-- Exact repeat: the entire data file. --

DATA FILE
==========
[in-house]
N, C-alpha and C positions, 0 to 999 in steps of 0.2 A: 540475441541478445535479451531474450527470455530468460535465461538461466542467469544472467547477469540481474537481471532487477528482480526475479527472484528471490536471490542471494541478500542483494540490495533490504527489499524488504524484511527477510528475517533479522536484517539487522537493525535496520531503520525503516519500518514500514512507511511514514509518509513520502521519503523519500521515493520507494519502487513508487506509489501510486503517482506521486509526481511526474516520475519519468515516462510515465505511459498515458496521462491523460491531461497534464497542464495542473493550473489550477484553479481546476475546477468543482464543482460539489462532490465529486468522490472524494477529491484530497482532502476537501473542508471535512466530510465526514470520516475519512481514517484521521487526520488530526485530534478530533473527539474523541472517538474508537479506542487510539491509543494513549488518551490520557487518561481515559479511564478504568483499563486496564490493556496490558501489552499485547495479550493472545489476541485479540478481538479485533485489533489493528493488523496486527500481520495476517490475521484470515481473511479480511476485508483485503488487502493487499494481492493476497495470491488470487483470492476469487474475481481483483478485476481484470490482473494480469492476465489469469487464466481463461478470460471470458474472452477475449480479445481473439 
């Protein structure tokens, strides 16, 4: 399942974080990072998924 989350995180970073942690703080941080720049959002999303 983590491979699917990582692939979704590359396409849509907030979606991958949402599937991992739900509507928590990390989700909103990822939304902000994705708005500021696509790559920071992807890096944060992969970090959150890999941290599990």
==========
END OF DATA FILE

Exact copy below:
[in-house]
N, C-alpha and C positions, 0 to 999 in steps of 0.2 A: 540475441541478445535479451531474450527470455530468460535465461538461466542467469544472467547477469540481474537481471532487477528482480526475479527472484528471490536471490542471494541478500542483494540490495533490504527489499524488504524484511527477510528475517533479522536484517539487522537493525535496520531503520525503516519500518514500514512507511511514514509518509513520502521519503523519500521515493520507494519502487513508487506509489501510486503517482506521486509526481511526474516520475519519468515516462510515465505511459498515458496521462491523460491531461497534464497542464495542473493550473489550477484553479481546476475546477468543482464543482460539489462532490465529486468522490472524494477529491484530497482532502476537501473542508471535512466530510465526514470520516475519512481514517484521521487526520488530526485530534478530533473527539474523541472517538474508537479506542487510539491509543494513549488518551490520557487518561481515559479511564478504568483499563486496564490493556496490558501489552499485547495479550493472545489476541485479540478481538479485533485489533489493528493488523496486527500481520495476517490475521484470515481473511479480511476485508483485503488487502493487499494481492493476497495470491488470487483470492476469487474475481481483483478485476481484470490482473494480469492476465489469469487464466481463461478470460471470458474472452477475449480479445481473439 
């Protein structure tokens, strides 16, 4: 399942974080990072998924 989350995180970073942690703080941080720049959002999303 983590491979699917990582692939979704590359396409849509907030979606991958949402599937991992739900509507928590990390989700909103990822939304902000994705708005500021696509790559920071992807890096944060992969970090959150890999941290599990």